The city’s oldest unsolved missing person’s case on record is that of Carmella Dixon, a 27-year-old woman last seen in June 1992 on Shorb Avenue NW, Prince said. She was described at the time as 5 feet, 3 inches tall and 145 pounds.
    Page 2 of 3 - A call Thursday to the telephone number of Dixon’s sister, who had reported her missing, showed the number had been disconnected.
    Ruth M. Foster also remains missing. Foster was almost 46 years old when she was last seen at 10:15 p.m. Oct. 20, 1996. The Hoover Co. employee didn’t show up for work, and her car was found later at a Holiday Inn parking lot in Jackson Township, Capt. James Myers said in 2002. Investigators initially believed bones found in a hand-harvested cornfield off Trump Avenue SE could have been hers, but later discovered the bones to be those of a man who hasn’t been identified.
    Described as a black woman who was 5 feet, 5 inches tall and 129 pounds with a medium build when she was last seen, Foster has never been found.
    Prince said the circumstances surrounding her disappearance were suspicious.
    But police have no evidence that she’s dead — or alive. So, she stays on the “missing” list.
    Jestin Grier was 21 when he was reported missing in 2005. He was last seen walking toward a building on Tuscarawas Street W.
    Madeline Neace was reported missing in October 1994.
    Joseph Neuman was reported missing in October 1996. He was 34 at the time.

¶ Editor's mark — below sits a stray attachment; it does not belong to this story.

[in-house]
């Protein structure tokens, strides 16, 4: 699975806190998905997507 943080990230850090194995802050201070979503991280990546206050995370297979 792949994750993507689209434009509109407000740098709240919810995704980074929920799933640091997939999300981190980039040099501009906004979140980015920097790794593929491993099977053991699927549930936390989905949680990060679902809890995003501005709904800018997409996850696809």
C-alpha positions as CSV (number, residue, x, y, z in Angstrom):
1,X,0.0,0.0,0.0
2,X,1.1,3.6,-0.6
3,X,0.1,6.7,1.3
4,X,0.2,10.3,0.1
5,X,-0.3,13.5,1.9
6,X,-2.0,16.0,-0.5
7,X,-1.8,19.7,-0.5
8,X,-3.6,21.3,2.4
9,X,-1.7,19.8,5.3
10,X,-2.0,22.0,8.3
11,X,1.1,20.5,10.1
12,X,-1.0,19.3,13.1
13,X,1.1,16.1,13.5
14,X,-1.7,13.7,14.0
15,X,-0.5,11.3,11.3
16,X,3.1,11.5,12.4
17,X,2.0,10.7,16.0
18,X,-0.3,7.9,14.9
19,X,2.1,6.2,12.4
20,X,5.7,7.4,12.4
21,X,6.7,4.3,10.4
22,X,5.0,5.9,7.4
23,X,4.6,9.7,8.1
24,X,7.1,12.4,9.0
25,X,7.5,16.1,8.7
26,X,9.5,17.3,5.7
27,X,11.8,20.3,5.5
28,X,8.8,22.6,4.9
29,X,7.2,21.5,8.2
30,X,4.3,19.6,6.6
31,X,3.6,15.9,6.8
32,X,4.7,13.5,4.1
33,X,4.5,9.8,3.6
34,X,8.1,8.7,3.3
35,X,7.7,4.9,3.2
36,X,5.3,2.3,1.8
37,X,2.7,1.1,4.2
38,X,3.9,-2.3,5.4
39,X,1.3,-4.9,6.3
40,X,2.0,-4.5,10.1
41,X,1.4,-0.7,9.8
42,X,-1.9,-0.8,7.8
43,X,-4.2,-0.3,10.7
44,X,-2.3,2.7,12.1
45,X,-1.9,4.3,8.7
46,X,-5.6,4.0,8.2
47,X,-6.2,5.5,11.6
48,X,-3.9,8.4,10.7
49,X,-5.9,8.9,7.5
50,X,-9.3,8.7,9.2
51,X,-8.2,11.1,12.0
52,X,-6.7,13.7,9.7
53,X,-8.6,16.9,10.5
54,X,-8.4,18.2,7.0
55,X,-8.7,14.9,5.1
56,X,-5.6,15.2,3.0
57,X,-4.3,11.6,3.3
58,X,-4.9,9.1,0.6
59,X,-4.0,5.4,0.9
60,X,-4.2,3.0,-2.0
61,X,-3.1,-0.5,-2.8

Some of the missing adults may be dead, but their names remain on the list.
    “Because of the circumstances of the case, we do believe some of these people are no longer with us,” Prince said. But police won’t stop looking “until we confirm either way, either we find the person or their remains.”
    DEAD OR ALIVE?
    Rick Walters of the Stark County Coroner’s Office said families routinely call local hospital emergency rooms and the coroner’s office to inquire whether their missing loved one has surfaced.
    “We get calls all the time about people being missing, and we tell them to immediately do a missing-persons report,” he said. “Get it into the system so people can begin to look for the missing person or, if someone’s found, they can be identified.”
    The abundance of missing persons databases — even those online — render a basic search difficult. Police are accused of not sharing the information, although their criteria for labeling someone as “missing” may differ from one department to another.
    Typically, missing persons are priority cases when they have a physical disability that requires immediate attention, such as a diabetic or an Alzheimer’s patient in need of medication, or when the person is “physically endangered by some means,” said Canton police Lt. James Cole. Police pay special attention to those who are suspected abuse or abduction victims.